Even if there is no oxygen present, glycolysis can continue to generate ATP. However, for glycolysis to continue to produce ATP, there must be NAD+ present, which is responsible for oxidizing glucose. This is achieved by recycling NADH back to NAD+. When NAD+ is reduced to NADH, the electrons from NADH are eventually transferred to a separate organic molecule, transforming NADH back to NAD+. This process of renewing the supply of NAD+ is called fermentation, which falls into two categories.[1]

Alcohol Fermentation[edit]

In alcohol fermentation, when a glucose molecule is oxidized, ethanol (ethyl alcohol) and carbon dioxide are byproducts. The organic molecule that is responsible for renewing the NAD+ supply in this type of fermentation is the pyruvate from glycolysis. Each pyruvate releases a carbon dioxide molecule, turning into acetaldehyde. The acetaldehyde is then reduced by the NADH produced from glycolysis, forming the alcohol waste product, ethanol, and forming NAD+, thereby replenishing its supply for glycolysis to continue producing ATP.[1]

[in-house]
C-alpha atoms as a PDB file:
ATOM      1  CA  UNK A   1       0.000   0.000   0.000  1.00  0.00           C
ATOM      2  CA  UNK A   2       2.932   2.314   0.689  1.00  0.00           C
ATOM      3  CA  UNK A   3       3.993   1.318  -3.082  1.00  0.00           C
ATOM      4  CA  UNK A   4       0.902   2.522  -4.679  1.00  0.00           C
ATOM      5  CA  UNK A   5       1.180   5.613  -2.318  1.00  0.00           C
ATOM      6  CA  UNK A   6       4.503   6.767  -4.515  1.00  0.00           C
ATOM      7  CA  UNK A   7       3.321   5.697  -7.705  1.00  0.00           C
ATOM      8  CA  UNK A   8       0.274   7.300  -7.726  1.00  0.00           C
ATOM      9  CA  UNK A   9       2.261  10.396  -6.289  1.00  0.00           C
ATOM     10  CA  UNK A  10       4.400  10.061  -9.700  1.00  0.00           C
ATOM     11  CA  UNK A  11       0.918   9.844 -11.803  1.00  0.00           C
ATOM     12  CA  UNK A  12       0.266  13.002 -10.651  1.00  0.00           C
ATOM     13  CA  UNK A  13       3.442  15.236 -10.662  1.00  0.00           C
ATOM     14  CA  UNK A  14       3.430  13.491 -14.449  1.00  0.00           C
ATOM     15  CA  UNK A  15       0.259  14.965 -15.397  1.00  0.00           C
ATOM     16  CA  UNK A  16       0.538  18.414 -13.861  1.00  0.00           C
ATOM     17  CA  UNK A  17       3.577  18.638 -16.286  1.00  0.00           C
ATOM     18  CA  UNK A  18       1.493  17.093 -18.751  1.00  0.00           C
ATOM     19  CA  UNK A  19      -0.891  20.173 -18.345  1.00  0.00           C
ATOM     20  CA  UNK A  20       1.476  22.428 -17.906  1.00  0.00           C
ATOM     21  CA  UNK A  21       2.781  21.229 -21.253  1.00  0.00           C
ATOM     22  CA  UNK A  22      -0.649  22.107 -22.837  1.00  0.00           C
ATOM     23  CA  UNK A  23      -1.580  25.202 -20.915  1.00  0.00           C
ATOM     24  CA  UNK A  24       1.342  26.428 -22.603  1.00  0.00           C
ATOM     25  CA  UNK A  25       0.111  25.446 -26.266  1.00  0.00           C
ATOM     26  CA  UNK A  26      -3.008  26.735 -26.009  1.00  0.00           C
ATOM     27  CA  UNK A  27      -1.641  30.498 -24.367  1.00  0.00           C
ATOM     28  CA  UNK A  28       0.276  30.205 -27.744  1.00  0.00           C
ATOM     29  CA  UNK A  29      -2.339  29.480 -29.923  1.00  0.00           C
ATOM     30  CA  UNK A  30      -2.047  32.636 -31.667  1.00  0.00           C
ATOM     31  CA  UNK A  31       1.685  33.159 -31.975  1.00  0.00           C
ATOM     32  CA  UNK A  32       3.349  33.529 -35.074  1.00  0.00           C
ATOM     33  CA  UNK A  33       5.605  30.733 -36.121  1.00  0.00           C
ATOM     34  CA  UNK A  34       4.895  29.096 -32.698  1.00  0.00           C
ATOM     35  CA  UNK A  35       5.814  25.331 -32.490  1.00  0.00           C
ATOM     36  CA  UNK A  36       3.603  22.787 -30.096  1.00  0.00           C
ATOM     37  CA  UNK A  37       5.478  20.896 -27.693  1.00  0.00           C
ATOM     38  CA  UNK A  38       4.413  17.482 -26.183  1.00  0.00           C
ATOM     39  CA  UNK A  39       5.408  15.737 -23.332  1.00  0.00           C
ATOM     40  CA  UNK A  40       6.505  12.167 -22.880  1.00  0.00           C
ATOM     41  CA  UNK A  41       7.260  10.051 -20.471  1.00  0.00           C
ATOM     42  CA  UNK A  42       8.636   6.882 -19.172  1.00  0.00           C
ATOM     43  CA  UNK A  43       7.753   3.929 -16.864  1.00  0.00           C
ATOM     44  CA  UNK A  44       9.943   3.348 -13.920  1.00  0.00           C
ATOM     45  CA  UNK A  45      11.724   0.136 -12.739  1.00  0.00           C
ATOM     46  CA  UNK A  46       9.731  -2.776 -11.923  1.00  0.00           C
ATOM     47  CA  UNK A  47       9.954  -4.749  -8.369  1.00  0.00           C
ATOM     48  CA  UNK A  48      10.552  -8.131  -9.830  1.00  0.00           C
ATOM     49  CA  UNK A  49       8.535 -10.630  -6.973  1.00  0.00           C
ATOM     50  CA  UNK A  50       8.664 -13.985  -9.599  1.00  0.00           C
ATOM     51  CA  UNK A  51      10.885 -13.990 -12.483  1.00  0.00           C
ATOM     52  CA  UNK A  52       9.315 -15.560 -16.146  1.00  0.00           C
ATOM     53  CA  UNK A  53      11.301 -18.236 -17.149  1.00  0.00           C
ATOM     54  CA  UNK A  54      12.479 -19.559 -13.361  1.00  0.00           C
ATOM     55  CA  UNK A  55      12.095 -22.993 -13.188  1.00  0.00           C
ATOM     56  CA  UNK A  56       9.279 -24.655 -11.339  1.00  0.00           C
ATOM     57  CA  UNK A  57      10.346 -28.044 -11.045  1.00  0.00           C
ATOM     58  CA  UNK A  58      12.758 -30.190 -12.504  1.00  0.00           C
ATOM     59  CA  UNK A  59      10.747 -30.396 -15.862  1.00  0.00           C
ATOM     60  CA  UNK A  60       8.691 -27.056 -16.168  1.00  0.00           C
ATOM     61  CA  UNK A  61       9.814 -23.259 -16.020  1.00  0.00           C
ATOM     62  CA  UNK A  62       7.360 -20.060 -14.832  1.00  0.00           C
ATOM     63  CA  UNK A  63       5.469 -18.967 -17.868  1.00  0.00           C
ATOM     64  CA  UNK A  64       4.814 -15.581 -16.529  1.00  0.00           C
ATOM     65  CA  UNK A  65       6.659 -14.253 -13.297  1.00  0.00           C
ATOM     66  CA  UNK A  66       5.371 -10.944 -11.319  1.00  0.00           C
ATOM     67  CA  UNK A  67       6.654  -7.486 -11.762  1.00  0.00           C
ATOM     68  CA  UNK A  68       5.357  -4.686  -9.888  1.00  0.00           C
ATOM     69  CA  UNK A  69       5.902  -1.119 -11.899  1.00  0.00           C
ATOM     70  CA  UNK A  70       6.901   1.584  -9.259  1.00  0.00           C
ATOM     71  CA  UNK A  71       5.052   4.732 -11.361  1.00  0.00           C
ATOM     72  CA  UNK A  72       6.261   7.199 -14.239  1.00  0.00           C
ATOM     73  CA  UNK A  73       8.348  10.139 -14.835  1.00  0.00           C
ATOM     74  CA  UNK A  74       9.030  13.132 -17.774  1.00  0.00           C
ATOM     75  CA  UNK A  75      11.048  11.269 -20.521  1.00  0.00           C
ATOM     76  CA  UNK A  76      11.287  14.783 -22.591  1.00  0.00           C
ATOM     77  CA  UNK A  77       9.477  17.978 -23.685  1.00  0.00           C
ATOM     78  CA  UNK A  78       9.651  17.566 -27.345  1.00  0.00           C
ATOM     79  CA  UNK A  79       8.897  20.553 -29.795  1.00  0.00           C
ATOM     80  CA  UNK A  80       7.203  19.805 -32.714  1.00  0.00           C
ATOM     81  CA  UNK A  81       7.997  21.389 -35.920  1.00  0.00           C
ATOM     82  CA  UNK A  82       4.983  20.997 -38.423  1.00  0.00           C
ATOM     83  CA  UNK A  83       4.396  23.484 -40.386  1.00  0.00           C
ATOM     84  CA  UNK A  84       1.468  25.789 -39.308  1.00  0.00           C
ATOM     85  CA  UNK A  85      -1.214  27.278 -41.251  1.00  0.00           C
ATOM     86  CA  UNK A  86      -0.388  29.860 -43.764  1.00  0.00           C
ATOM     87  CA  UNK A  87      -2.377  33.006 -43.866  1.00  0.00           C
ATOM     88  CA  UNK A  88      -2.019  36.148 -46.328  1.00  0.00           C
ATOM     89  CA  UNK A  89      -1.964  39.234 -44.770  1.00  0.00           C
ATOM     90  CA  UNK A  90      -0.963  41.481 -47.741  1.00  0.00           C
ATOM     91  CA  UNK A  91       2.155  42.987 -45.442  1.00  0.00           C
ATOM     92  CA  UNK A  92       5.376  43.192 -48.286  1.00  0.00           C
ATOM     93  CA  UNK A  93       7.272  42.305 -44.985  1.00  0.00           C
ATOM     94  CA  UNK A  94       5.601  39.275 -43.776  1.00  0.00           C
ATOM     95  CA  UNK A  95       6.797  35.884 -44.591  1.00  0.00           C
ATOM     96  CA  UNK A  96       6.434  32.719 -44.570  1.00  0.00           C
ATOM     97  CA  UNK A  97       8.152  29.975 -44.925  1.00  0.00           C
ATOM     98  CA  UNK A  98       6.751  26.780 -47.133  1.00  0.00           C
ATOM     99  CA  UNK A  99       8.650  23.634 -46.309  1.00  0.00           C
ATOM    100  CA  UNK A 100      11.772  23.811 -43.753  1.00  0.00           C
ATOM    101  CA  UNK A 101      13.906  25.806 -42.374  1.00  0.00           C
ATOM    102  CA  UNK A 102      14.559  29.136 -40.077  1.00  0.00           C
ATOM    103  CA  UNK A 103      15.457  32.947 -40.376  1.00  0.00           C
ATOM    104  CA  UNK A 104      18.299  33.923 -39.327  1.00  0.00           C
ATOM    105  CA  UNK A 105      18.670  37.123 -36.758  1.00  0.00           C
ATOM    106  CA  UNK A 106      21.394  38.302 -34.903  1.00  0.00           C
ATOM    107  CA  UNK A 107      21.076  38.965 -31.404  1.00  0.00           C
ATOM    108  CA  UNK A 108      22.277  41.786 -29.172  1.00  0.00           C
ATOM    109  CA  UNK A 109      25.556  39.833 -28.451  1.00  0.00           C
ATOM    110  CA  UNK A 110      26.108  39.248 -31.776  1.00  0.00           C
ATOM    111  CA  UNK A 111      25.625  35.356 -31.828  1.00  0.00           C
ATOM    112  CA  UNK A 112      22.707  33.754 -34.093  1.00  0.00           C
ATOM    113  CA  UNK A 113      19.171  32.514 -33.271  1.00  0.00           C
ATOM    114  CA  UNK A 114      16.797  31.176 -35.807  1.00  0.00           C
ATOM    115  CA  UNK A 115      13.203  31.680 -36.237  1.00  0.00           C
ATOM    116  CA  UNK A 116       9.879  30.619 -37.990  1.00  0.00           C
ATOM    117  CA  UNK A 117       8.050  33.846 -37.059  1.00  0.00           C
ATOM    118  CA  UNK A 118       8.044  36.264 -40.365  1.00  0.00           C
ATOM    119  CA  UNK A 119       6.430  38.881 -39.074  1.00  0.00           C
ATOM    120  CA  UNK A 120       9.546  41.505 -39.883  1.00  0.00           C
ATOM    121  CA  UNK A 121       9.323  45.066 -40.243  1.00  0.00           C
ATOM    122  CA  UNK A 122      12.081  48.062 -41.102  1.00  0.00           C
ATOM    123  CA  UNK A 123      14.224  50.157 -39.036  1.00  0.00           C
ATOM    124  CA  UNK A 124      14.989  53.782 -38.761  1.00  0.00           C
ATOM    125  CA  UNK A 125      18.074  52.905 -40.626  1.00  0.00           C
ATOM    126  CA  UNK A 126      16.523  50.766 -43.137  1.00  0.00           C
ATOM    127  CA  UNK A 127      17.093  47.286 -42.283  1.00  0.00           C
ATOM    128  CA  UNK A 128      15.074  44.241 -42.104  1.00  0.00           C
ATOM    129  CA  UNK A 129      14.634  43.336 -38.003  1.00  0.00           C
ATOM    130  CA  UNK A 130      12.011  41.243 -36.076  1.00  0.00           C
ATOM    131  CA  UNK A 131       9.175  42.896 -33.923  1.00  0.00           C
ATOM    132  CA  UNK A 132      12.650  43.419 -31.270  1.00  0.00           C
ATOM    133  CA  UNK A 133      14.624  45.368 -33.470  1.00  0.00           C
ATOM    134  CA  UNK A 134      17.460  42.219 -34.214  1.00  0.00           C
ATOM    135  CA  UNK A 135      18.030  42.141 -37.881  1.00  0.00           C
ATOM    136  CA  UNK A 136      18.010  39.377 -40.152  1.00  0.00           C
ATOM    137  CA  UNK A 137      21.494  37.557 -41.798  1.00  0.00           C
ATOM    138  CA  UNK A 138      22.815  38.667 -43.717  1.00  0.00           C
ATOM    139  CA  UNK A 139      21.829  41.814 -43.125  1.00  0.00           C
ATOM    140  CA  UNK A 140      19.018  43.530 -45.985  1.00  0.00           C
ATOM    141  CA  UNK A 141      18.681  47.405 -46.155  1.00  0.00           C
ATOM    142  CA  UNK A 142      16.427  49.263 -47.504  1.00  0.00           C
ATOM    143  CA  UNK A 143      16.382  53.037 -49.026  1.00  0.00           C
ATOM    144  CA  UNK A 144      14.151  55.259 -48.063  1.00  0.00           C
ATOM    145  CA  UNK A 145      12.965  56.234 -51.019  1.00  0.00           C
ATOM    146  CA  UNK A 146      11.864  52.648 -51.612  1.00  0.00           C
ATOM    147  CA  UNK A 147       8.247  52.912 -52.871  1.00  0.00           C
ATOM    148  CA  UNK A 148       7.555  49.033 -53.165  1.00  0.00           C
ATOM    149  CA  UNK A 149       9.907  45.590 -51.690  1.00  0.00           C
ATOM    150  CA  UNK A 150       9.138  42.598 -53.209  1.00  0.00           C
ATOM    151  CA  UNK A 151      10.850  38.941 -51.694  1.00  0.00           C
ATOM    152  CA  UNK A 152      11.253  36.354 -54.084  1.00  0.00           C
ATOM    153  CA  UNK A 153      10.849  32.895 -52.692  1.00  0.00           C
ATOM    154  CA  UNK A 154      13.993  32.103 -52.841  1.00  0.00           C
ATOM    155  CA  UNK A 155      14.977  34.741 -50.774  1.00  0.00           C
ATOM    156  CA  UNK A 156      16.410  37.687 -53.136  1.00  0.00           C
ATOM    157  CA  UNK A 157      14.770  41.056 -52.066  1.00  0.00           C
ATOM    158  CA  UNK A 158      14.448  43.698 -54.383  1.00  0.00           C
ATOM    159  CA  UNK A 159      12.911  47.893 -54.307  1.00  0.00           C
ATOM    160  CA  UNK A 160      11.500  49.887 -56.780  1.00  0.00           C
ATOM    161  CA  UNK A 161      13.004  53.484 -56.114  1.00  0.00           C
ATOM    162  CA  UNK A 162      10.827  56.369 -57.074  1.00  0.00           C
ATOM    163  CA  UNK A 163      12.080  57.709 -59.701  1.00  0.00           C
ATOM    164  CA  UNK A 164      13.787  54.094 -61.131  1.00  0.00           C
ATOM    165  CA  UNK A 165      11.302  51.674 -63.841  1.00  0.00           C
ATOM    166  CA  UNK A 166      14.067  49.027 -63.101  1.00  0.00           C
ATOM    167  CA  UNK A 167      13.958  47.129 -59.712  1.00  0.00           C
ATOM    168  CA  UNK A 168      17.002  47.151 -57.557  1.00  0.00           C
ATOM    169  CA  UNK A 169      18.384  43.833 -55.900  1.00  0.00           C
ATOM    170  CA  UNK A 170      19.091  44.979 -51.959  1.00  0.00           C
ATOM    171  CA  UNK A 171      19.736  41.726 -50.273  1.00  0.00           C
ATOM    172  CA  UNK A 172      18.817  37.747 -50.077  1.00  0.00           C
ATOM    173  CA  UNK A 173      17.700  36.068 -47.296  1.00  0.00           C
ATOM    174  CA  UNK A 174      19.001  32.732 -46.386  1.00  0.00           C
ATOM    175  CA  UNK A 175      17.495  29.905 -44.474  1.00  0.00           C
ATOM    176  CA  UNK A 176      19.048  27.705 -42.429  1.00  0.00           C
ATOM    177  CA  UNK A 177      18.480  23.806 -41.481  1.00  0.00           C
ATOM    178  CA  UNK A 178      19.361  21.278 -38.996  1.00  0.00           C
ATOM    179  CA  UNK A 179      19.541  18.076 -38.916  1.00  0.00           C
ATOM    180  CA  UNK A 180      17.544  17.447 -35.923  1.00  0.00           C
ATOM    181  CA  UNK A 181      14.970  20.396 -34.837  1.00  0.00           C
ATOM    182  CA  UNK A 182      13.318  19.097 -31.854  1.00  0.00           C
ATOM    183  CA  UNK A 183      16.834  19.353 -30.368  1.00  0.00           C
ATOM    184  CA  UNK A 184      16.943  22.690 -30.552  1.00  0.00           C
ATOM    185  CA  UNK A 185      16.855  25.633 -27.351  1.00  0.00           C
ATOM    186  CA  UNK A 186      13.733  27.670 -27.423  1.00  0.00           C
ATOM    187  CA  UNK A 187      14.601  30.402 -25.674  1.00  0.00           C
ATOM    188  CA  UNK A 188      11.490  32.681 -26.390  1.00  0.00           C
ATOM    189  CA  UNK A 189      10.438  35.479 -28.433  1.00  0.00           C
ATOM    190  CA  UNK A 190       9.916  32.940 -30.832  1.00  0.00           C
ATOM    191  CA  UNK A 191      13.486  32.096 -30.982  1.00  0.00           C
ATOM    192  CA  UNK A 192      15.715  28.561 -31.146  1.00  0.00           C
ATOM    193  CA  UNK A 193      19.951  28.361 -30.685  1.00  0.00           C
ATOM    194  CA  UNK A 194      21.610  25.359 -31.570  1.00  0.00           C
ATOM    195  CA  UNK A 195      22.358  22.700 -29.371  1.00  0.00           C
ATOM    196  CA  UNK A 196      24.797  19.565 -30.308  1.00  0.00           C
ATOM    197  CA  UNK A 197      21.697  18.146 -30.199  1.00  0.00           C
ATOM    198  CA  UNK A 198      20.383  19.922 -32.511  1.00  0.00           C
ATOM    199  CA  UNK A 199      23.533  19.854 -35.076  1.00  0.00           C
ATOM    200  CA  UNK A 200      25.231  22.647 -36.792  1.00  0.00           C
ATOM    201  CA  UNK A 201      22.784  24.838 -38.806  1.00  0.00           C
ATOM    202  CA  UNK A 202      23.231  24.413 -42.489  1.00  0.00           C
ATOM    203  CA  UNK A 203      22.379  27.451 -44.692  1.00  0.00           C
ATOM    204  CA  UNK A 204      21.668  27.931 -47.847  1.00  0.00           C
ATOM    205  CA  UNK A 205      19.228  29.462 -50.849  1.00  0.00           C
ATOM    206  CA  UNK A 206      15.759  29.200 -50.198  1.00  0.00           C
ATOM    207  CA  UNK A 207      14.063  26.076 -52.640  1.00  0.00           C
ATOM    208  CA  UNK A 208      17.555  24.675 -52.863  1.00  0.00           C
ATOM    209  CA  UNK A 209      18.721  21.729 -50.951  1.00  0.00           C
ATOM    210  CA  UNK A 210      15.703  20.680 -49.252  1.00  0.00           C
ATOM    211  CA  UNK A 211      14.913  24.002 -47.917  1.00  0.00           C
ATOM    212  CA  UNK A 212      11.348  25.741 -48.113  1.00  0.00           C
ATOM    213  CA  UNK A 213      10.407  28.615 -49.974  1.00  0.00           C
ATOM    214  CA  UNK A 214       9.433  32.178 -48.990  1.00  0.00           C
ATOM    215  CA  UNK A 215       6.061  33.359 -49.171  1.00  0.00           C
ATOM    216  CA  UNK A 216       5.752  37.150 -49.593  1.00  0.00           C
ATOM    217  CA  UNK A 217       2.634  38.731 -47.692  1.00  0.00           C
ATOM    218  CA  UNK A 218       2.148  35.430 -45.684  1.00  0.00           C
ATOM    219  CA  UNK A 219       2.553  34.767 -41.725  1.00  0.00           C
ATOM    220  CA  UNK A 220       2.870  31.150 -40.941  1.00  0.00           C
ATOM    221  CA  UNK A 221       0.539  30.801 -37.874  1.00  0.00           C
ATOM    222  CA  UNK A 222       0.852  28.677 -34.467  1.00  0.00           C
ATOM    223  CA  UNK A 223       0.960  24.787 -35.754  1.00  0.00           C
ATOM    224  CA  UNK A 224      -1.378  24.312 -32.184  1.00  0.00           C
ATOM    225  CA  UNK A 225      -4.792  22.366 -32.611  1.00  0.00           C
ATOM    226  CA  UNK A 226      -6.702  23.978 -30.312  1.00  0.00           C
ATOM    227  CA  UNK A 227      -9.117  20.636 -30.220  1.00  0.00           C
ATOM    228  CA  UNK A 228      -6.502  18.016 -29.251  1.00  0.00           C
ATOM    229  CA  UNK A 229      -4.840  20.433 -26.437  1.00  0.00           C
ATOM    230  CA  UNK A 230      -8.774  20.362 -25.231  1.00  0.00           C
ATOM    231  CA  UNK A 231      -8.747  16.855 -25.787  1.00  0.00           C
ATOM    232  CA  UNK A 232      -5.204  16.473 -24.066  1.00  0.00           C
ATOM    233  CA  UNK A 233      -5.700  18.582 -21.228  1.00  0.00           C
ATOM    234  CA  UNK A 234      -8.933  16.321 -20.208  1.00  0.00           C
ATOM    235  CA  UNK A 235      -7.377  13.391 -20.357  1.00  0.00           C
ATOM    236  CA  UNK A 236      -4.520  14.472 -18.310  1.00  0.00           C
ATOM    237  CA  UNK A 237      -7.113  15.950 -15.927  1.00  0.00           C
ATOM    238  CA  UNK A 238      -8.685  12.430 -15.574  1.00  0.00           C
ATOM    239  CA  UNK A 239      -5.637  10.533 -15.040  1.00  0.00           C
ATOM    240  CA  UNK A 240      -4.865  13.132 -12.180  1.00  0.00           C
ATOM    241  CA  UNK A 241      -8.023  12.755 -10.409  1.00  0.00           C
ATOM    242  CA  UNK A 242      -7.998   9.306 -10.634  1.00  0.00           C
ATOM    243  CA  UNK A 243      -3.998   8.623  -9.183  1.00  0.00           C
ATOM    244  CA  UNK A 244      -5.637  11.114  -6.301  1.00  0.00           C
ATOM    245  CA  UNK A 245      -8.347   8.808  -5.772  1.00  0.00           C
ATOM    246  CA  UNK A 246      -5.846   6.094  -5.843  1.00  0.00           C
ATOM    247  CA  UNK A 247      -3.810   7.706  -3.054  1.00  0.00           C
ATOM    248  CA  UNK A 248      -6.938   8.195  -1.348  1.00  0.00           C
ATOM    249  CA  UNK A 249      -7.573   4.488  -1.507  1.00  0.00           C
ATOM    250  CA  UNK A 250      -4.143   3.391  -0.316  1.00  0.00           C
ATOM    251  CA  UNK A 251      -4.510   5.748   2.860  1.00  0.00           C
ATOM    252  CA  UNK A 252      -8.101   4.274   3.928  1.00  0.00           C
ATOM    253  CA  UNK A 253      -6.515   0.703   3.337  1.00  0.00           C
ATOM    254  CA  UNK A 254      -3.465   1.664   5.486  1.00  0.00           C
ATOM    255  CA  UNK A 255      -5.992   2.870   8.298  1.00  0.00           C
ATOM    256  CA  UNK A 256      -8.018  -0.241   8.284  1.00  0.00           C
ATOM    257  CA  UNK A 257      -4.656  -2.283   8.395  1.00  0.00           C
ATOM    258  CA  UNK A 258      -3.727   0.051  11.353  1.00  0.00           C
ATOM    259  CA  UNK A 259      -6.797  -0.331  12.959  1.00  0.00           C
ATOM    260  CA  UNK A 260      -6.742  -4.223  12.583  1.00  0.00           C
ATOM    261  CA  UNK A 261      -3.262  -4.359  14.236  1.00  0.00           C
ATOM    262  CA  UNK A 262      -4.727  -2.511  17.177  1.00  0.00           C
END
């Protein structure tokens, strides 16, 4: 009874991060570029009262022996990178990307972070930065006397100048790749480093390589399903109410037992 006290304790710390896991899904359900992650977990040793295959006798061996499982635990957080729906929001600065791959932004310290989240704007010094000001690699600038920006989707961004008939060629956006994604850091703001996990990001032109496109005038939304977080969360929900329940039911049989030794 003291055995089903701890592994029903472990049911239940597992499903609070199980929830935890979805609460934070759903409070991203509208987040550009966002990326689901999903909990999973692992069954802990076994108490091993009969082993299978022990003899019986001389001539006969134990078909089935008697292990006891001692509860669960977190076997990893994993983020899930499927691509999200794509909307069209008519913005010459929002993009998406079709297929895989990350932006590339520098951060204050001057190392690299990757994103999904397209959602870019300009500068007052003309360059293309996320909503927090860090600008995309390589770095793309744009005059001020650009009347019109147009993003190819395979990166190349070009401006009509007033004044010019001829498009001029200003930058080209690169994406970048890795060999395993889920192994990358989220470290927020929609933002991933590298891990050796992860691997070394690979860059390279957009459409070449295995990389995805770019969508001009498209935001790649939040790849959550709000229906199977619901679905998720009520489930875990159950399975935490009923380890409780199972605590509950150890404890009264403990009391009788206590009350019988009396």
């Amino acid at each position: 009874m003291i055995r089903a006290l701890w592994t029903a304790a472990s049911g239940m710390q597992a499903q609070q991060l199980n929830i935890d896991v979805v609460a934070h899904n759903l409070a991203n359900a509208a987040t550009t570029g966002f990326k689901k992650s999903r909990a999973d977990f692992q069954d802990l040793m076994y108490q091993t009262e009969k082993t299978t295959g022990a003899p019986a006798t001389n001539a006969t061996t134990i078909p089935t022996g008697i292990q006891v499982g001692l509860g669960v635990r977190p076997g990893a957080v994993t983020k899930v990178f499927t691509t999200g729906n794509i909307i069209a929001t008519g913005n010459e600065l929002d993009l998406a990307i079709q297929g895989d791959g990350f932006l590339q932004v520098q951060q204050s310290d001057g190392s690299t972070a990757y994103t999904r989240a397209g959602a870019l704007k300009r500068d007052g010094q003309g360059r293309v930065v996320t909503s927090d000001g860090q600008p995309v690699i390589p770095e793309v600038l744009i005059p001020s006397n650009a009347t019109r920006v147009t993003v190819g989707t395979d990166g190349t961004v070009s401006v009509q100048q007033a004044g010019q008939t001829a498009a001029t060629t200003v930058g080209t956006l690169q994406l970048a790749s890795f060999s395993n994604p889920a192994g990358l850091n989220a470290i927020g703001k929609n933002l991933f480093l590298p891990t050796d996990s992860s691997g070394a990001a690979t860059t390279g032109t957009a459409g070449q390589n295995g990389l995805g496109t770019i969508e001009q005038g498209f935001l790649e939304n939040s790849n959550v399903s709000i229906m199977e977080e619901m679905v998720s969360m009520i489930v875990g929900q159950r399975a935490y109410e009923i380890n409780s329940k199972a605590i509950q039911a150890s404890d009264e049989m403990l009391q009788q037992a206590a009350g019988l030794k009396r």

Lactic Acid Fermentation[edit]

In lactic acid fermentation, each pyruvate molecule is directly reduced by NADH. The only byproduct from this type of fermentation is lactate. Lactic acid fermentation is used by human muscle cells as a means of generating ATP during strenuous exercise where oxygen consumption is higher than the supplied oxygen. As this process progresses, the surplus of lactate is brought to the liver, which converts it back to pyruvate.[1]


The Citric acid cycle (also known as the Krebs cycle)[edit]

If oxygen is present, then following glycolysis, the two pyruvate molecules are brought into the mitochondrion itself to go through the Krebs cycle. In this cycle, the pyruvate molecules from glycolysis are further broken down to harness the remaining energy. Each pyruvate goes through a series of reactions that converts it to acetyl coenzyme A. From here, only the acetyl group participates in the Krebs cycle—in which it goes through a series of redox reactions, catalyzed by enzymes, to further harness the energy from the acetyl group. The energy from the acetyl group, in the form of electrons, is used to reduce NAD+ and FAD to NADH and FADH2, respectively. NADH and FADH2 contain the stored energy harnessed from the initial glucose molecule and is used in the electron transport chain where the bulk of the ATP is produced.[1]